Why you should care

There’s nothing sexy about forced porn.

Bekunda Sunday still remembers the pride in his mom’s voice when he told her he’d landed a job in Kenya. He was 24 and studying tourism in Kampala, the capital of next-door Uganda. Struggling for money, he couldn’t believe his luck when a stranger named Charles offered him a job in his brother’s factory in Nairobi. He hung up on his mom and jumped into his new friend’s car with another Ugandan boy his age named Sam.

Two days later, Sunday says, he watched, trembling and wearing nothing but underpants, as a man tied Sam to a chair and asphyxiated him with a plastic bag. Sam had tried to escape, his executioner explained. No one would try after that. They were sex slaves now.

Sunday’s story, though rare, isn’t unique. While most people assume that only women are victims of sex trafficking, it turns out that a small yet silent group of men are often victims of this inhumane trade, according to human rights officials. And in East Africa, where the porn and sex-work industries are booming today, demand for young men is on the rise — meaning cases like Sunday’s are multiplying. According to Kenya’s National Crime Research Centre, the number of people forced into human trafficking, of both genders, has grown; 23 percent of foreigners trafficked into Kenya are male. Many are forced to work on coffee or tea plantations, but, as the report notes, the second most common use of forced labor is sex exploitation.

After being stripped down and beaten up, Sunday recalls, he was locked into an individual room for three months and forced to sleep with men and women.

To be sure, women and young girls are still the most common target — they make up about 98 percent of sex-trafficked people, according to the International Labor Organization. Getting specific data on men worldwide is extremely difficult. “Male sex trafficking is highly underreported because victims are too afraid of being shamed if they speak up,” says Radoslaw Malinowski, CEO of the nonprofit group Awareness Against Human Trafficking. That’s especially true if they have been raped or forced to have sex with other men, which is a strong social taboo in countries like Uganda, Kenya and Tanzania.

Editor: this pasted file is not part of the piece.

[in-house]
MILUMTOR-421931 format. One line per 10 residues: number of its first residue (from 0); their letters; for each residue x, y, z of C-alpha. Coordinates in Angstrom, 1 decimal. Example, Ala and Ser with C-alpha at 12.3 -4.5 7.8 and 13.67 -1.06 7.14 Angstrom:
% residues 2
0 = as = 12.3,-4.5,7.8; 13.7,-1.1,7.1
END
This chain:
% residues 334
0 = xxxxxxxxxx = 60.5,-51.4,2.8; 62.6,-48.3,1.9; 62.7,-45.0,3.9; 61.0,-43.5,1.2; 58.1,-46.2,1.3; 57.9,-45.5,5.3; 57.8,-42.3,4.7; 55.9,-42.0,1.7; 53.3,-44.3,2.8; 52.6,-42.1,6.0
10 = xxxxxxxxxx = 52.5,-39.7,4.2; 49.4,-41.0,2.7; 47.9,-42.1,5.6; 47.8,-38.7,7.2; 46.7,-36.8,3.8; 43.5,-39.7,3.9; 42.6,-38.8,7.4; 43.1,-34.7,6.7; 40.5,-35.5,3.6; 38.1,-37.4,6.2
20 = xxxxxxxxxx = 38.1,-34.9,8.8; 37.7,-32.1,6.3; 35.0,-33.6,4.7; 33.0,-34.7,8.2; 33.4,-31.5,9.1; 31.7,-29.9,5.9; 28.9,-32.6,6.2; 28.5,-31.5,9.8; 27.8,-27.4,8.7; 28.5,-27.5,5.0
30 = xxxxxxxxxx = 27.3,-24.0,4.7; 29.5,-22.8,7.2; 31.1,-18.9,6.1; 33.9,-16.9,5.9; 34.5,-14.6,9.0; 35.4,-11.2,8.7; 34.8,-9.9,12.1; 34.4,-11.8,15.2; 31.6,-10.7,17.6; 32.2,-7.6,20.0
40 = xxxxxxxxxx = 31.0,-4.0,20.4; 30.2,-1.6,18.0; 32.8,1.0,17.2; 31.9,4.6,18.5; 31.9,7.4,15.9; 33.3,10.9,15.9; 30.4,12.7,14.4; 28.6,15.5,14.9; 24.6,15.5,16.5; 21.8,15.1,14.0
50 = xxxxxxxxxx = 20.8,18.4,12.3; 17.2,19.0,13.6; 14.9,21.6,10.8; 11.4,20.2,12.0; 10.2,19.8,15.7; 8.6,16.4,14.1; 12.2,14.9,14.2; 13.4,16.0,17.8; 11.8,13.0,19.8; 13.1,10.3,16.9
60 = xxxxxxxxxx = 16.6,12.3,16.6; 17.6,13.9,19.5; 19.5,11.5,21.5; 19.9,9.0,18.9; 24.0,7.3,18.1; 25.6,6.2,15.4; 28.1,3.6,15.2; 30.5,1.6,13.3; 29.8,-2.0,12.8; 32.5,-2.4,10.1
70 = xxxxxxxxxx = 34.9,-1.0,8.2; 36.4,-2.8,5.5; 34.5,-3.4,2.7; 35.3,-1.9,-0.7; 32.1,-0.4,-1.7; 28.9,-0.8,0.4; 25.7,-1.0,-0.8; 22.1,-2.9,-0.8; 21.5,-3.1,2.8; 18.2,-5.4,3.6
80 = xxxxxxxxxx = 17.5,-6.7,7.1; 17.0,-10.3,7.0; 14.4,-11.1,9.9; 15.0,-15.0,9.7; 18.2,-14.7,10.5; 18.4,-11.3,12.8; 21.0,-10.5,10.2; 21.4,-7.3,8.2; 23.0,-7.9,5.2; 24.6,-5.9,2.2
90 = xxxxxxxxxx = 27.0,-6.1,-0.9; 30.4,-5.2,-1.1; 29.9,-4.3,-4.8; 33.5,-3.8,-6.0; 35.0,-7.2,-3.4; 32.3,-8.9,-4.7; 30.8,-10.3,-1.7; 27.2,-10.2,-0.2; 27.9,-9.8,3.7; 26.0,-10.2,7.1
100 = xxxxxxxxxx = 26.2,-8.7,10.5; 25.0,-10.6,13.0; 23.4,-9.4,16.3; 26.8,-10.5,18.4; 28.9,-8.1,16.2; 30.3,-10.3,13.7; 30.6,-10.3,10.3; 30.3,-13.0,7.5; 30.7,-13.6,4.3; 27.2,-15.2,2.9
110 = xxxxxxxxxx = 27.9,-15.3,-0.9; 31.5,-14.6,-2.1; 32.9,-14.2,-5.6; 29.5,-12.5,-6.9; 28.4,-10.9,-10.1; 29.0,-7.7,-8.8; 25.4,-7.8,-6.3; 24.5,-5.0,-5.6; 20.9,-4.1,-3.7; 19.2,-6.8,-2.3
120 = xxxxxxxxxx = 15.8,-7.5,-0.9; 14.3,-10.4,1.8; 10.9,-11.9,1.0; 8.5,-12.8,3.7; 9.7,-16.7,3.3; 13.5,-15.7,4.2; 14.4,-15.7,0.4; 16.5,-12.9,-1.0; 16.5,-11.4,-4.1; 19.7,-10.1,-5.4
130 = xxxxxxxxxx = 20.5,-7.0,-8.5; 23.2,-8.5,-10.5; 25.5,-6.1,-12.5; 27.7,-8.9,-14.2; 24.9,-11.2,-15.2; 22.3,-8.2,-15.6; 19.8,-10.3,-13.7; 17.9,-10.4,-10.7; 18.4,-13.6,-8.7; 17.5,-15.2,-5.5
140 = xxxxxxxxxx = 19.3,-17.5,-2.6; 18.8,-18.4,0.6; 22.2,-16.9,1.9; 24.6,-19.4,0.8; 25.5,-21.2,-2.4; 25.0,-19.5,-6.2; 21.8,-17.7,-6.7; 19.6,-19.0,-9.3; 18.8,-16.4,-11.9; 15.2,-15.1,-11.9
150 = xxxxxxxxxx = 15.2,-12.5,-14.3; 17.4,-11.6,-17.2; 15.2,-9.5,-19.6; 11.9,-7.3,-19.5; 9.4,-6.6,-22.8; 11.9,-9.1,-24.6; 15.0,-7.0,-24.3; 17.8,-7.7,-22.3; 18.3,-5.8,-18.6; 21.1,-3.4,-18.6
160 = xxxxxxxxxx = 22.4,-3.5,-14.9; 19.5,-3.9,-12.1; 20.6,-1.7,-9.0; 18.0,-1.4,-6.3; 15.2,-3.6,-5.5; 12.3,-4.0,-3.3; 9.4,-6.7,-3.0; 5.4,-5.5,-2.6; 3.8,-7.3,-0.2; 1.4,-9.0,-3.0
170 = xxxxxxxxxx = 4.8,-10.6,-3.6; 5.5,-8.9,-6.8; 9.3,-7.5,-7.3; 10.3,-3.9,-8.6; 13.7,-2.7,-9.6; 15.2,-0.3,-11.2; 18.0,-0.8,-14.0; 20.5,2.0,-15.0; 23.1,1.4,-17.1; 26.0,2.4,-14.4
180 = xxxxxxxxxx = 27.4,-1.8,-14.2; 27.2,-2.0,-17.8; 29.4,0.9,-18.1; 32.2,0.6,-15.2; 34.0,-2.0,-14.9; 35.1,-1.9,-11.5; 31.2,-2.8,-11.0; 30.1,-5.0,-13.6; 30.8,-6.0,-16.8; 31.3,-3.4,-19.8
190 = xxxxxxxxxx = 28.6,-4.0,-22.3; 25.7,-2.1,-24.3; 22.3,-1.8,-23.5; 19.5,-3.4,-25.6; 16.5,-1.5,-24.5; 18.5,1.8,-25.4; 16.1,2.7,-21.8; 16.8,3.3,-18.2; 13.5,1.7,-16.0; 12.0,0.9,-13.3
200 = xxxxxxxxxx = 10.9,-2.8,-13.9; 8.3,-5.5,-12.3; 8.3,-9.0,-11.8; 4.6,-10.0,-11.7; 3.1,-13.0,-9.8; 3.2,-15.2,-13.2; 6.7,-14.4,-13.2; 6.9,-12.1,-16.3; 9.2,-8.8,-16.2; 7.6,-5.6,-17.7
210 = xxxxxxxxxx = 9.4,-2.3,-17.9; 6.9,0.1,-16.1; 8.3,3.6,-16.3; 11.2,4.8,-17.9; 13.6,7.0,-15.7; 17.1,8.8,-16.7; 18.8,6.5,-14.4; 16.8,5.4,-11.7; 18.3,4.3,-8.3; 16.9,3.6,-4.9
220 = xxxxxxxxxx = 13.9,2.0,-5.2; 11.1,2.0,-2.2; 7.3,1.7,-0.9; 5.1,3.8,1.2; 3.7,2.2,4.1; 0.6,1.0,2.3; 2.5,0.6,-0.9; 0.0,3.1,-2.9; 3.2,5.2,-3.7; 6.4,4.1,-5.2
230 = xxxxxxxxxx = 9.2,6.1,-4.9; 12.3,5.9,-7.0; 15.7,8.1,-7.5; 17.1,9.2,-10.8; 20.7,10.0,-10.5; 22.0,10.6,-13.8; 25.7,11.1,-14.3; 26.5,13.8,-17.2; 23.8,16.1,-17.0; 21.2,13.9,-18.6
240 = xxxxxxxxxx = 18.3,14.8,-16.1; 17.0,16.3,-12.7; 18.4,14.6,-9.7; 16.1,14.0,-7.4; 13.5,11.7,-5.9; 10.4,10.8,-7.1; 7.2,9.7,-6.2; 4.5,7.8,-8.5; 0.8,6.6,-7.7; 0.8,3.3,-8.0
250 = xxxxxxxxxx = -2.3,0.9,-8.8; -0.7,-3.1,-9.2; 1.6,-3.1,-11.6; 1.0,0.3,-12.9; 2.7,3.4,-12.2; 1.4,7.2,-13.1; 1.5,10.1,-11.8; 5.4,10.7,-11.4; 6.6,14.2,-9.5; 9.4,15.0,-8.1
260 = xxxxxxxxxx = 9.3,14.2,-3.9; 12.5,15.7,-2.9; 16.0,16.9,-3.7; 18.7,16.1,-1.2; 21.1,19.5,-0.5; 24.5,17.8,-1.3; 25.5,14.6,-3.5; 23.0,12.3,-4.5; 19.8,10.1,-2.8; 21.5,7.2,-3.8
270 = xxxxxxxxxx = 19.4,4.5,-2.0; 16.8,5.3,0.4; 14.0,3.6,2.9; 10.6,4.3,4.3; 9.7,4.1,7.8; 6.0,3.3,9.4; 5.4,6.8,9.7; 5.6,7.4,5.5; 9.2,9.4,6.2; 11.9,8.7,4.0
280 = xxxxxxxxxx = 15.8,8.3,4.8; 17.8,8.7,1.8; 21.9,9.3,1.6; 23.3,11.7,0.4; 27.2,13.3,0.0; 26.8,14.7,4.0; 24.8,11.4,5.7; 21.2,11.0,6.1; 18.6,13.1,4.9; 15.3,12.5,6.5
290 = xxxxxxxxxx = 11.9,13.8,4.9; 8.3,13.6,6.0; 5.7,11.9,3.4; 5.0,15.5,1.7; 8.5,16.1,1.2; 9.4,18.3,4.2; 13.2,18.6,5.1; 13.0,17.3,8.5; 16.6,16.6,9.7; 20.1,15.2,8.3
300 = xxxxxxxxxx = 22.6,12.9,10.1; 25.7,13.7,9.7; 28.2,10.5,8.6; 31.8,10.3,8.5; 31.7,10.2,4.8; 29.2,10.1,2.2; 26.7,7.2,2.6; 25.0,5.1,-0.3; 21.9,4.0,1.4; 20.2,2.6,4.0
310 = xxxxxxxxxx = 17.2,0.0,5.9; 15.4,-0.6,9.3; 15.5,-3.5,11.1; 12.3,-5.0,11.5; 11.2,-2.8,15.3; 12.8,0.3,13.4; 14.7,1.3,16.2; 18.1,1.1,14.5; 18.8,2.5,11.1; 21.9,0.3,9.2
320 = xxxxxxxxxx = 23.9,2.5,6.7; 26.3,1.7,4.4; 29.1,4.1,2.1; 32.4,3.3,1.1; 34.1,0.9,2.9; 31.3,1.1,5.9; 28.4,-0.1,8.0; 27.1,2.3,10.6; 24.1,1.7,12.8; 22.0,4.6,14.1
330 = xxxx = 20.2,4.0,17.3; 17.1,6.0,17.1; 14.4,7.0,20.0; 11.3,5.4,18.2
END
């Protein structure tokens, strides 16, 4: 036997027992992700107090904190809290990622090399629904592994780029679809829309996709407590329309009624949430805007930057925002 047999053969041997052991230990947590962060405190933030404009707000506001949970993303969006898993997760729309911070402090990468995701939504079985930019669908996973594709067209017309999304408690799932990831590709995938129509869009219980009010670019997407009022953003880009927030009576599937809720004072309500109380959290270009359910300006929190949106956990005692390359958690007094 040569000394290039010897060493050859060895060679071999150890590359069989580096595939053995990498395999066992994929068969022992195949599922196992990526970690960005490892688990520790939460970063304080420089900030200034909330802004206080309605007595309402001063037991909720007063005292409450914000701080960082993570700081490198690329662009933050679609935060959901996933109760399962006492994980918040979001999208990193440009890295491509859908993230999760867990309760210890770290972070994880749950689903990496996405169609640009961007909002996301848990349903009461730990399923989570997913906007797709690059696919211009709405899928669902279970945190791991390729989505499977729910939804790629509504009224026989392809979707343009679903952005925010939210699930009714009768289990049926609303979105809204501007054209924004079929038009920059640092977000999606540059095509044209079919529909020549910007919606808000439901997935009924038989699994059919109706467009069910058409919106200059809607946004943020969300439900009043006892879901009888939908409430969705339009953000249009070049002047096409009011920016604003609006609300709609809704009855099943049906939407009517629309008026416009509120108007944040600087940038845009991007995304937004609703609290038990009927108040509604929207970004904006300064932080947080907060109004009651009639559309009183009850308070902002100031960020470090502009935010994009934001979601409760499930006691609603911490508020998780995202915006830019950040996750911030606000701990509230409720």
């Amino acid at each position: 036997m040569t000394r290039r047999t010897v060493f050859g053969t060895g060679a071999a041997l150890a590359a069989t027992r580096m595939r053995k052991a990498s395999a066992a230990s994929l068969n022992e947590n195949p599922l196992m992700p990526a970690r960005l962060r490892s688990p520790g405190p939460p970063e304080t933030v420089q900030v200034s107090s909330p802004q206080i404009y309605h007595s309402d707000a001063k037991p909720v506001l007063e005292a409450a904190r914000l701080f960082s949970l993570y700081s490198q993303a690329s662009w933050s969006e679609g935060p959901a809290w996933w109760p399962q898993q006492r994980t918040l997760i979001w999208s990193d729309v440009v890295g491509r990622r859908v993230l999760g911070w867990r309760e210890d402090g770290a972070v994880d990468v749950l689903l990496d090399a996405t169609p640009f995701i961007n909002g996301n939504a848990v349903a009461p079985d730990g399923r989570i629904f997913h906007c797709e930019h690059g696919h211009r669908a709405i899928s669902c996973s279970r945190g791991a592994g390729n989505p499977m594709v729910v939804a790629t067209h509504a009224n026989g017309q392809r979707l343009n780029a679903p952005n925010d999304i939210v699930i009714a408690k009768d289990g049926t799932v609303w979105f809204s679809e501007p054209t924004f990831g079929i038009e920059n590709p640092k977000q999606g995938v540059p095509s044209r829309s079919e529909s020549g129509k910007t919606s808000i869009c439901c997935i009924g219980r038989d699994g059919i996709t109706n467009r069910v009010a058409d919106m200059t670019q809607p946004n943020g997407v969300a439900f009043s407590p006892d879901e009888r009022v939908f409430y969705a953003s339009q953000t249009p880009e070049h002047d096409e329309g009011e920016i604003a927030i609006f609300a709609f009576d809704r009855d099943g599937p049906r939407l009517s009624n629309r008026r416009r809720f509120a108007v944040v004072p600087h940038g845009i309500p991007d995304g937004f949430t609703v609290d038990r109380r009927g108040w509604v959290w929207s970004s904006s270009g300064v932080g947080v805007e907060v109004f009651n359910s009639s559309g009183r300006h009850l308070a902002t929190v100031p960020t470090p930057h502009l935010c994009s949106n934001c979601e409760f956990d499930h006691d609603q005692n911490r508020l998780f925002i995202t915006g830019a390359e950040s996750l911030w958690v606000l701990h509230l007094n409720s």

But the lack of social awareness of this topic is what made Sunday so trusting in the first place. He didn’t doubt Charles when the trafficker picked up six other young boys and girls, nor did he second-guess the man when he said they would cross into Kenya through an illegal border pass. Fear struck only when the wide-eyed students walked into a large two-floor house in Nairobi and saw three large bouncer-looking men in the living room. One of them said, “Take your clothes off.” And Sunday knew he was in trouble.

After being stripped down and beaten up, Sunday recalls, he was locked into an individual room for three months and forced to sleep with men and women. He would often be told to follow a script while his captors filmed. He managed to escape after being told he had been sold to a man in the U.K. and driven back to Uganda to get his paperwork for the trip abroad. He jumped out of the car as they were stopping for food in Kampala and went straight to the police station. Officers promised to help; two years later, Sunday has lost all hope of seeing Charles behind bars.

For its part, the Ugandan National Counter Human Trafficking Taskforce says Sunday’s case is still open, and the unit’s coordinator, Moses Binoga, denies the accusations, explaining that “human traffic is a very complex crime which involves the participation of very many players.” Meanwhile, regional governments are trying to curb trafficking with new policies and further police training. Rwanda, for one, enacted tougher penalties for traffickers and, according to police reports, has rescued more than 150 victims since 2011. Kenya has set up a Counter-Trafficking in Persons Advisory Committee to raise money and fund law enforcement training, educational campaigns and protection for survivors who decide to stand up and testify against their enslavers.

Yet, for 150 reported cases of trafficking in 2013 in Uganda, 146 suspects were arrested but only four of them were convicted. And right now, there aren’t any programs to help men specifically, experts say. Malinowski argues that putting sex traffickers out of business will also require decriminalizing the industries they profit from, arguing that East Africa’s laws against prostitution and porn are doing more harm than good.

The first step to stopping this cycle of exploitation, though, experts say, is to help male victims tell their stories and warn others of similar risks. When Sunday eventually returned home, he found out his mother had passed away; meanwhile, he was diagnosed with posttraumatic stress disorder and several sexually transmitted infections. His extended family, he says, begged him not to go public for fear he would shame them. But he says he’s had no choice: “I owed it to the ones I left behind.”

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